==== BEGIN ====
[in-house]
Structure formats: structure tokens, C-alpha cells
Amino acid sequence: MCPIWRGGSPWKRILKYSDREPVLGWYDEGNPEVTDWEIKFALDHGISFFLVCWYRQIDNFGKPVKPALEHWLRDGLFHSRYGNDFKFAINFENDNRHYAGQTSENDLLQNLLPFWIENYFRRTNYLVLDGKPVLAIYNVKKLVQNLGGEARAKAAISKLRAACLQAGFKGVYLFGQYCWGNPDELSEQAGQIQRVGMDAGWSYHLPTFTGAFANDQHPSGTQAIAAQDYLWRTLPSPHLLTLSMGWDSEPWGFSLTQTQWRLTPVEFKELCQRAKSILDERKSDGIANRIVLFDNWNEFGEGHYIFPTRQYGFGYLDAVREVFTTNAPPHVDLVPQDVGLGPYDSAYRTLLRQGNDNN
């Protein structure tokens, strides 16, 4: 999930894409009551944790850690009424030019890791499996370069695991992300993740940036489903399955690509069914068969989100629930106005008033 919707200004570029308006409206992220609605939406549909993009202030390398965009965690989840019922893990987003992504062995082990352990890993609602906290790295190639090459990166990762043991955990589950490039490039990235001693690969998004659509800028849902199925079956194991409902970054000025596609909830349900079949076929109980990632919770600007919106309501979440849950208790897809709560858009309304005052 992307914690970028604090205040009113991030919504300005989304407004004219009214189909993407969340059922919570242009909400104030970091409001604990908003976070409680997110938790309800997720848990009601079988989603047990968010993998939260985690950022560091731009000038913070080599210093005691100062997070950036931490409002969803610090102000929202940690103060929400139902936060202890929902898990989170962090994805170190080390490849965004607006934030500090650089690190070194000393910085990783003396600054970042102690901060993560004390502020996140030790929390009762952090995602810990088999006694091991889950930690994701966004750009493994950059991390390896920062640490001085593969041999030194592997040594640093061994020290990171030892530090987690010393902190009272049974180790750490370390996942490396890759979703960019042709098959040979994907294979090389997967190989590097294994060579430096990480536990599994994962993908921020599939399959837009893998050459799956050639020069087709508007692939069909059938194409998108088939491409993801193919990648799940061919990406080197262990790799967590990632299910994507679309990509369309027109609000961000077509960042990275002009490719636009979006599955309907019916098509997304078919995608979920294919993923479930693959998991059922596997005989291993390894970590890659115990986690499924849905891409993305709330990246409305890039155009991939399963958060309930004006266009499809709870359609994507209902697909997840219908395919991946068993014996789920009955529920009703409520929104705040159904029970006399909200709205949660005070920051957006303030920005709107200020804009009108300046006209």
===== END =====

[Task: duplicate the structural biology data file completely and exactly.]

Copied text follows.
[in-house]
Structure formats: structure tokens, C-alpha cells
Amino acid sequence: MCPIWRGGSPWKRILKYSDREPVLGWYDEGNPEVTDWEIKFALDHGISFFLVCWYRQIDNFGKPVKPALEHWLRDGLFHSRYGNDFKFAINFENDNRHYAGQTSENDLLQNLLPFWIENYFRRTNYLVLDGKPVLAIYNVKKLVQNLGGEARAKAAISKLRAACLQAGFKGVYLFGQYCWGNPDELSEQAGQIQRVGMDAGWSYHLPTFTGAFANDQHPSGTQAIAAQDYLWRTLPSPHLLTLSMGWDSEPWGFSLTQTQWRLTPVEFKELCQRAKSILDERKSDGIANRIVLFDNWNEFGEGHYIFPTRQYGFGYLDAVREVFTTNAPPHVDLVPQDVGLGPYDSAYRTLLRQGNDNN
């Protein structure tokens, strides 16, 4: 999930894409009551944790850690009424030019890791499996370069695991992300993740940036489903399955690509069914068969989100629930106005008033 919707200004570029308006409206992220609605939406549909993009202030390398965009965690989840019922893990987003992504062995082990352990890993609602906290790295190639090459990166990762043991955990589950490039490039990235001693690969998004659509800028849902199925079956194991409902970054000025596609909830349900079949076929109980990632919770600007919106309501979440849950208790897809709560858009309304005052 992307914690970028604090205040009113991030919504300005989304407004004219009214189909993407969340059922919570242009909400104030970091409001604990908003976070409680997110938790309800997720848990009601079988989603047990968010993998939260985690950022560091731009000038913070080599210093005691100062997070950036931490409002969803610090102000929202940690103060929400139902936060202890929902898990989170962090994805170190080390490849965004607006934030500090650089690190070194000393910085990783003396600054970042102690901060993560004390502020996140030790929390009762952090995602810990088999006694091991889950930690994701966004750009493994950059991390390896920062640490001085593969041999030194592997040594640093061994020290990171030892530090987690010393902190009272049974180790750490370390996942490396890759979703960019042709098959040979994907294979090389997967190989590097294994060579430096990480536990599994994962993908921020599939399959837009893998050459799956050639020069087709508007692939069909059938194409998108088939491409993801193919990648799940061919990406080197262990790799967590990632299910994507679309990509369309027109609000961000077509960042990275002009490719636009979006599955309907019916098509997304078919995608979920294919993923479930693959998991059922596997005989291993390894970590890659115990986690499924849905891409993305709330990246409305890039155009991939399963958060309930004006266009499809709870359609994507209902697909997840219908395919991946068993014996789920009955529920009703409520929104705040159904029970006399909200709205949660005070920051957006303030920005709107200020804009009108300046006209």